And I'm working on another very special project that I hope to launch sometime in 2014, so stay tuned! Hint: women's grappling without all the pink and flowers :)

Sunday, September 15, 2013

New Chapter and Reflections Since College

"Where there's discomfort, there's fear, in these very tough positions, you're in a little piece of hell. And through this daily suffering, you learn to survive in these situations. You have to find comfort in uncomfortable situations. You have to be able to live in your worst nightmare. Jiu-jitsu puts you completely in the moment where you must have complete focus on finding a solution to the problem. This trains the mind to build that focus, to increase your awareness, your capacity to solve problems. Sometimes, you don't have to win. You cannot win. But that has nothing to do with losing."

This is a saying from Rickson Gracie that I've come across recently but have been understanding in my daily life for the past few months. It's something I've been doing and not realizing it.

For example, when I moved away from home in suburban New Jersey to college in Atlanta, Georgia, I had to do all the things my parents had done for me in the past on my own. I had to get used to paying rent and utilities on time, cooking for myself, doing my own laundry without being nagged, keeping an apartment clean, and making sure all my doctor/dentist/etc. appointments were scheduled by ME. Maybe your life was different, but my parents played a hand in either doing to nagging me to do all of these things until I left for college.

If I didn't go far away to college, I think I'd be a really different person. I'd be less independent, less open-minded, and less aware of a lot of things. Having to track my utilities made me much more aware of how much water/power I use, and having to cook for myself forced me to teach myself how to cook and how to shop for groceries without paying too much and still getting the good stuff. I had to make sure I didn't go over my monthly account limit and that I didn't overdraw any money.

About two weeks ago, I started graduate school. I'm only about 45 minutes away from home in the great state of New Jersey, but everything I learned in the time I moved out to college has come in handy once again. The transition to cooking, cleaning, organizing, and doing all those things by myself has come forth once again. And this time, it'll probably be much more permanent, as I'm hoping a graduate school degree will land me a job that takes me away from home.

Now with graduate school on my plate, training has taken less of a priority in my life. Which has made me realize that for a while, I was looking at training the wrong way. That if I wasn't winning medals that I was a loser, that if I wasn't good enough to hang with the people I compete with that my jiu jitsu was worthless.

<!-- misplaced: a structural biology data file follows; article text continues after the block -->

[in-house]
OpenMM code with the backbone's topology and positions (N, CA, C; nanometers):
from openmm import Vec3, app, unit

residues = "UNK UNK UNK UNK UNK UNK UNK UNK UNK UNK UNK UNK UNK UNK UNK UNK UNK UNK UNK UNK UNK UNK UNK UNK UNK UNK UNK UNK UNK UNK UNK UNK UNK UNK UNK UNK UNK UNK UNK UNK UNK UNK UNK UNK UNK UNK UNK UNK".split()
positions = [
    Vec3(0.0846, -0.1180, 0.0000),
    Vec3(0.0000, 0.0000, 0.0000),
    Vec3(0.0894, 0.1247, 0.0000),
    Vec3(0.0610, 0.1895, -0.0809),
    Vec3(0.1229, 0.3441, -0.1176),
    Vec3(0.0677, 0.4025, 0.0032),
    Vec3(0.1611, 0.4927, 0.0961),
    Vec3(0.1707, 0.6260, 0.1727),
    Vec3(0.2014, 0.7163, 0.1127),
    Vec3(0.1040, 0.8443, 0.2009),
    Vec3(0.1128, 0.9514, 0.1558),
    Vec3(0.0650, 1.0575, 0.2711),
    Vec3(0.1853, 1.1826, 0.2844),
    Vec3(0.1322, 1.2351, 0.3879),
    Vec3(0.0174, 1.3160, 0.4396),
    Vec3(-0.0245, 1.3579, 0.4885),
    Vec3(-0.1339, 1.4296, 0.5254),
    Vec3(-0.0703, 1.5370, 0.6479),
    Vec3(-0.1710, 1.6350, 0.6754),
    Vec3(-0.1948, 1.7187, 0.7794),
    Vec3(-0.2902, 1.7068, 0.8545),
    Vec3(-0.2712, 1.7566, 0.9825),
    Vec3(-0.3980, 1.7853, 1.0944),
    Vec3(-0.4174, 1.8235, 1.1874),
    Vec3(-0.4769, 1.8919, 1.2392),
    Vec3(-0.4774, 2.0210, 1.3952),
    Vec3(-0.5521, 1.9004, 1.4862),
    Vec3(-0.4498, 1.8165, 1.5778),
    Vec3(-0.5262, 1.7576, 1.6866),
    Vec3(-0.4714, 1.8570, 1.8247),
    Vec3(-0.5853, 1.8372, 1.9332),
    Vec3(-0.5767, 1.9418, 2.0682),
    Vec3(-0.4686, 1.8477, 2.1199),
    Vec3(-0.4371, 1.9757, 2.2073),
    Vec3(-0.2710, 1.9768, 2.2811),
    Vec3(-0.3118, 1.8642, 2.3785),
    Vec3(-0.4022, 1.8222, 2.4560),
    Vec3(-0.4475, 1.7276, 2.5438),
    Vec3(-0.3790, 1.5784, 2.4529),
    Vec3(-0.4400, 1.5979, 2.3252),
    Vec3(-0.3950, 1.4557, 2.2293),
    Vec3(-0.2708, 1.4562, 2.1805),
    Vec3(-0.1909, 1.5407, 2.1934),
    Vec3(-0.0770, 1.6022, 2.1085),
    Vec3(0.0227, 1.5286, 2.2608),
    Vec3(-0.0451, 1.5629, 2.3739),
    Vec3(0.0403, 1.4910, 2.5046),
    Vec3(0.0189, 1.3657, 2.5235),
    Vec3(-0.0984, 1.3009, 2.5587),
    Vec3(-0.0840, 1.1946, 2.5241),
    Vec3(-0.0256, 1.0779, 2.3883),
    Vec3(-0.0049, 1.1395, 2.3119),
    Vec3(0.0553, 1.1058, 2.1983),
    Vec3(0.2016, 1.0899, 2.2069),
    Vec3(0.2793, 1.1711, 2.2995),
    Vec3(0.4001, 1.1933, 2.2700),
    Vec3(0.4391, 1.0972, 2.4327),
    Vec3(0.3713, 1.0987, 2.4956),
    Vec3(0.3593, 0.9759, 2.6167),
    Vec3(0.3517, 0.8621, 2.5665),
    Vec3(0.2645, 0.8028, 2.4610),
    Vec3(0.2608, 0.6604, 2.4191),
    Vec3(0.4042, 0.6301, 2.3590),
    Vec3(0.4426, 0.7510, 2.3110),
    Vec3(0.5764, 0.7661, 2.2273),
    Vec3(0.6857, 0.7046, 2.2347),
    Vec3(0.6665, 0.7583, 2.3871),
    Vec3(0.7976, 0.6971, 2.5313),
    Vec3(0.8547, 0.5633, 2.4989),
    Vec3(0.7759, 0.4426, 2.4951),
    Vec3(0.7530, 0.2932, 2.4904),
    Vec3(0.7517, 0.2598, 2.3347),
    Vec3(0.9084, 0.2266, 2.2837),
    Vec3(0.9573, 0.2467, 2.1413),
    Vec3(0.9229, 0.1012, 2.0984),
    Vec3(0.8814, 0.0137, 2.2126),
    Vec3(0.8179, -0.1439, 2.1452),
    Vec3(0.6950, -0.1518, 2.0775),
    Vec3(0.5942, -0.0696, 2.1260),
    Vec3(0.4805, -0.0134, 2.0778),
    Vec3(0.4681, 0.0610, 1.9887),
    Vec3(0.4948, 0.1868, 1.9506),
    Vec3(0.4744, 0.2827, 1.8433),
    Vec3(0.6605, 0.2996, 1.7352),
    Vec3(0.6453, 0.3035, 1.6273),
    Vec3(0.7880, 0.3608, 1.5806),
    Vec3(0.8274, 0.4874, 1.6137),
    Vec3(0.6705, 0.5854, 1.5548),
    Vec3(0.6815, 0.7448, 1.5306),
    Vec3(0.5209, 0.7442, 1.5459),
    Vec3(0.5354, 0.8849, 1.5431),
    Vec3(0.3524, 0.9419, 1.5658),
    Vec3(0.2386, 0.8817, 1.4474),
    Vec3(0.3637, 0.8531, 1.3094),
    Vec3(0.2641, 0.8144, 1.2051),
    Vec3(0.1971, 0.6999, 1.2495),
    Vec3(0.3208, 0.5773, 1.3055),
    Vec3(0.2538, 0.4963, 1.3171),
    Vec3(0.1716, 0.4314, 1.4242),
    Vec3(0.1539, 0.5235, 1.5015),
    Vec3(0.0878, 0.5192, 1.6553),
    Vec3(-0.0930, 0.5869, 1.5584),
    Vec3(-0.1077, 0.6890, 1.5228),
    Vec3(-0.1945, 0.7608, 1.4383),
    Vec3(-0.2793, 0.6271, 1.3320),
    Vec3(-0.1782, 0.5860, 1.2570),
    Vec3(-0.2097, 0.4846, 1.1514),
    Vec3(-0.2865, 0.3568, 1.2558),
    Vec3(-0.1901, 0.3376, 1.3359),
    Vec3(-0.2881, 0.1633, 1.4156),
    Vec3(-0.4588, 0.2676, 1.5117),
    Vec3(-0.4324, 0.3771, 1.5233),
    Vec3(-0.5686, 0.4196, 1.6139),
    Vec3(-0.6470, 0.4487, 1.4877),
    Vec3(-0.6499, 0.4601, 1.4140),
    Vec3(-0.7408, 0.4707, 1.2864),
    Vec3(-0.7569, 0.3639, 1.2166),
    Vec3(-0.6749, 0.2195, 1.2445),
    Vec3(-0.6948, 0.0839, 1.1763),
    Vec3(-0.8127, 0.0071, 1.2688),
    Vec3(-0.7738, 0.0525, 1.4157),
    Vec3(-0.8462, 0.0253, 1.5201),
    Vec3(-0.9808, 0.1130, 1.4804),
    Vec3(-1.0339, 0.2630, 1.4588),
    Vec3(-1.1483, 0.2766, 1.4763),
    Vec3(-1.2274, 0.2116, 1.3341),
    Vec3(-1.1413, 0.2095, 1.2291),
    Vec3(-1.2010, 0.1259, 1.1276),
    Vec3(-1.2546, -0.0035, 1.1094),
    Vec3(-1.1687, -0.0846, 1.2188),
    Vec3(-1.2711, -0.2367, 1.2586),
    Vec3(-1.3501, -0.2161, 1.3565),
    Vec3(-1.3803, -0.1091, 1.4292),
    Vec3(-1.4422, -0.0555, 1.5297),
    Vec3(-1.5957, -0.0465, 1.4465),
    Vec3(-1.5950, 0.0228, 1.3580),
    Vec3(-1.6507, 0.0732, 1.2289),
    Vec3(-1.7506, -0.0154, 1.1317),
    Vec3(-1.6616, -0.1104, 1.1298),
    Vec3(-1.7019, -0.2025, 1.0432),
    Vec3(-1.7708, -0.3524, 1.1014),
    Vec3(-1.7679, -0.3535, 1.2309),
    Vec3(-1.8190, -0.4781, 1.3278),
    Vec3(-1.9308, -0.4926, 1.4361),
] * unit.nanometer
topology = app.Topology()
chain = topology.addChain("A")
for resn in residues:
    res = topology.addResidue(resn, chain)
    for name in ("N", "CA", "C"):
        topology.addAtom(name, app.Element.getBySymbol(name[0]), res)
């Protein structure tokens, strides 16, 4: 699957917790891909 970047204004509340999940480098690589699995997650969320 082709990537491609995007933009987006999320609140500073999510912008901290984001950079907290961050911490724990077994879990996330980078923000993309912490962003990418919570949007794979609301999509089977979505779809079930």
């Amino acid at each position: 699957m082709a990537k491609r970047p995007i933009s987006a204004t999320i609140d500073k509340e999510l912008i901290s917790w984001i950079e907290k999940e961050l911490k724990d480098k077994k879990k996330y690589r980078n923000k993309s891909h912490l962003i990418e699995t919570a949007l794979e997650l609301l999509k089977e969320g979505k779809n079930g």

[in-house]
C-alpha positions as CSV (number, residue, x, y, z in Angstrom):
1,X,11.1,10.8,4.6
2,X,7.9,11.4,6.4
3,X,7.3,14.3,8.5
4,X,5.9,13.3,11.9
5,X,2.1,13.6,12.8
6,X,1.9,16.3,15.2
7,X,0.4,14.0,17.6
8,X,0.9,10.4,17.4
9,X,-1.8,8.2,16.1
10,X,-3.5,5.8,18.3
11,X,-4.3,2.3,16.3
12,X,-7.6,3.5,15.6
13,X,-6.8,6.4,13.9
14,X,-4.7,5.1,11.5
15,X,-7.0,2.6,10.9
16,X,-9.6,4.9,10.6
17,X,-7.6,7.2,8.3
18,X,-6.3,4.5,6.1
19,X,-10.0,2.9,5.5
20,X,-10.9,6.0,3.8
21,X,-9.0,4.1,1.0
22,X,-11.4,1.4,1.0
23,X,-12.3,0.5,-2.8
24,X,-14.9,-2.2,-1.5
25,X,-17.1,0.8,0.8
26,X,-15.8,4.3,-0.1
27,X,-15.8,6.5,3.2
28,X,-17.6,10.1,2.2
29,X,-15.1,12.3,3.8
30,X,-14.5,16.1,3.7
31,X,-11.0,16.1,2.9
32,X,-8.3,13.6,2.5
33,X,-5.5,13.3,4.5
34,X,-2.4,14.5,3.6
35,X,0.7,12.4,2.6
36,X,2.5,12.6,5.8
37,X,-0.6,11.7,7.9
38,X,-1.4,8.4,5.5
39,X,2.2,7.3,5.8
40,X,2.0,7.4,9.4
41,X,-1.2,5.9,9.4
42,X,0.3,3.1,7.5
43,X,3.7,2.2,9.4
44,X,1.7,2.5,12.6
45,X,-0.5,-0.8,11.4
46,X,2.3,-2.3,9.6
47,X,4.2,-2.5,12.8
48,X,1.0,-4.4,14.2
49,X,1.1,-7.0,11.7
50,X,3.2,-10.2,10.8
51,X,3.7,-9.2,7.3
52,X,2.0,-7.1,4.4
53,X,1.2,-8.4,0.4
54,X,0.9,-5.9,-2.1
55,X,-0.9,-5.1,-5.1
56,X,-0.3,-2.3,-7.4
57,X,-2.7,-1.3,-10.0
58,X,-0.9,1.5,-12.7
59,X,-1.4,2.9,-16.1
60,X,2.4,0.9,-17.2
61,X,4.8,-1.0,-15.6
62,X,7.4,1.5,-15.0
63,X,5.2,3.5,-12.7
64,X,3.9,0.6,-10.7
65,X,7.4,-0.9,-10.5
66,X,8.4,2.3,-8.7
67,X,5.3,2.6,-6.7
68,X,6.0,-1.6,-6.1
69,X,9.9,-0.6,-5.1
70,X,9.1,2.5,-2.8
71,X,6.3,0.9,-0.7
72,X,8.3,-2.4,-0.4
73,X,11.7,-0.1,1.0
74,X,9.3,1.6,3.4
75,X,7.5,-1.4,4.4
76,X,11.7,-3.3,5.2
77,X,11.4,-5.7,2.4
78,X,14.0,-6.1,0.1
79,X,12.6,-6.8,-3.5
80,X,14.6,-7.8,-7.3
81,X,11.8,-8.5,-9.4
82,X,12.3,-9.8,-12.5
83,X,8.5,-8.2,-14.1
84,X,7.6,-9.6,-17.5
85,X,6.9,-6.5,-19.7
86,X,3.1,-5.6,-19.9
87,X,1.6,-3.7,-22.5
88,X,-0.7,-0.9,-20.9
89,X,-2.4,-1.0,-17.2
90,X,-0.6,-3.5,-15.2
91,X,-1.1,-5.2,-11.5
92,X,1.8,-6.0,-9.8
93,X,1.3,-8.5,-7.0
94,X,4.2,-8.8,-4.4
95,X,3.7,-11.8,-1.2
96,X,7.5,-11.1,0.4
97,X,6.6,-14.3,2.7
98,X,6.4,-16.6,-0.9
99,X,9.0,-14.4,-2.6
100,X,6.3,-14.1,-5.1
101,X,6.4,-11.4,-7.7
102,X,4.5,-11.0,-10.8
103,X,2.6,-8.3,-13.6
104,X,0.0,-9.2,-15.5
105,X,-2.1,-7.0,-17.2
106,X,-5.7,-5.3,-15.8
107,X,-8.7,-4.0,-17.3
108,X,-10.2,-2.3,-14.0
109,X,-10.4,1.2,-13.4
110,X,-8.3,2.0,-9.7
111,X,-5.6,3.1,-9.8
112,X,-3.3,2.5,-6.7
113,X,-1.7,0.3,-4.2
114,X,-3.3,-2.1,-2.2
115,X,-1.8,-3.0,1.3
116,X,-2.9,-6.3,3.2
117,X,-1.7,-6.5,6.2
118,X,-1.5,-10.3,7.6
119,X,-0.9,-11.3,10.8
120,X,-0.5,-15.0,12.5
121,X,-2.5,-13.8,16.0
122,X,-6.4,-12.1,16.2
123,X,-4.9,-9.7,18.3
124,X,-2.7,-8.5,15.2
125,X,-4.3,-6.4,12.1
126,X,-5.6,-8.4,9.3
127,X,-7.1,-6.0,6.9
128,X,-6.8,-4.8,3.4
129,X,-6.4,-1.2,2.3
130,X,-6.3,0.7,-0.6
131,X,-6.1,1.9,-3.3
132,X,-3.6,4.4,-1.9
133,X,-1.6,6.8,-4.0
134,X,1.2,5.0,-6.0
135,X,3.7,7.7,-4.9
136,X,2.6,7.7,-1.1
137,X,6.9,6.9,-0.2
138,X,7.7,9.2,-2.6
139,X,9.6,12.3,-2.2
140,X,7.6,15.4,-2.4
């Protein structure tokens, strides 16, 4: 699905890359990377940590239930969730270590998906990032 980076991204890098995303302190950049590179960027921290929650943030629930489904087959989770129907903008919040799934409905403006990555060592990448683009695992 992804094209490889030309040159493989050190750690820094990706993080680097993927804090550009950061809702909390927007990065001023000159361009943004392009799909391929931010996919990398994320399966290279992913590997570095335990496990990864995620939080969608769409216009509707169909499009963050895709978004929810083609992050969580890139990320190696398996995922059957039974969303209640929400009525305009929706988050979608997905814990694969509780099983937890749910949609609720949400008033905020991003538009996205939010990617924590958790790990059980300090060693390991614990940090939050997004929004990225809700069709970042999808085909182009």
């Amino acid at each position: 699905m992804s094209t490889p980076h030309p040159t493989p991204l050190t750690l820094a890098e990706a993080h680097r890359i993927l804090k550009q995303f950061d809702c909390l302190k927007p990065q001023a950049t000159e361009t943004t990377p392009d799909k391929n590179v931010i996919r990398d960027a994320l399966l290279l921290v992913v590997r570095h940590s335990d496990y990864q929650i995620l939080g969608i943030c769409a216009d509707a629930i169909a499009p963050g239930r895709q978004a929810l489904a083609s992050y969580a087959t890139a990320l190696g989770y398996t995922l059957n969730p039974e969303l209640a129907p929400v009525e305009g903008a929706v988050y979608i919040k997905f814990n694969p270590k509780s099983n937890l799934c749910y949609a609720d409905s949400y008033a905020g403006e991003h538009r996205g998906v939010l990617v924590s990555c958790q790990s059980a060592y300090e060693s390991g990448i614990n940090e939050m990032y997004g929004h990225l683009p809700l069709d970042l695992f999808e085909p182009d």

Well that is totally wrong! My goal is to perform to the best of my ability given my circumstances. It has been, and always will be, but I think that I've lost sight of that at times. Losing is never fun, but taking it so seriously when, in the end, it's just a few minutes if your life, is not healthy! Having that mindset means that you beat yourself instead of building yourself up. And ultimately, I think the goal of most people is to build themselves up via jiu jitsu, whether that's on or off the mat. Jiu Jitsu is a part of my life, but it's not my entire life. I'm pursuing a master's degree in urban planning with a concentration in transportation to ultimately improve access to public transit across the country. My career goals are social justice oriented, while my spare time is largely jiu jitsu oriented. The two are separate but not necessarily equal.

Oh, and now I'm training at an Alliance Jiu Jitsu affiliate. The gym is called Maximum Athletics, and houses boxing, tae kwon do, and BJJ in one gym. The instructor, Nelson Puentes, is an Alliance brown belt and owns the company Inverted Gear. You know, the company that makes the panda gis! But Nelson's open minded-ness, excellent teaching skills, and strong work ethic have definitely helped me a lot on the mat.

In 2013, the gym I was training at went downhill in a fast and bad way, as the instructor stopped showing up to teach and ultimately closed the gym, leaving many "homeless". I trained at a Renzo affiliate for a few months before I moved out for graduate school, leaving me with some inconsistent training that did not help the mindset I had before. But with my new gym, new chapter in life, and new mindset, I'm feeling pretty good!

Monday, July 15, 2013

Slump, Big Time Slump

I lost my first match in the NY Summer Open yesterday. I lost 2-0, she either pulled guard and immediately swept or got a takedown, I honestly don't remember. I spent the rest of the match defending until the time ran out from bottom half.

I have not won a single gi match since the Renzo Open in December 2011. This is pretty upsetting to me because I've made a lot of changes since getting my blue belt in terms of training, diet, and general competition preparation. I'm in much better shape, am in a new weight class (featherweight), and am training 5-6 days per week, sometimes twice a day, with additional strength and conditioning thrown in. Here are some of the things I think might be contributing to my losses/losing streak:

- when I was at Shaolin's in 2012 (before my job switch forced me back to NJ for training), I was VERY stubborn and got frustrated very easily. I was able to change this aspect in the fall of 2012.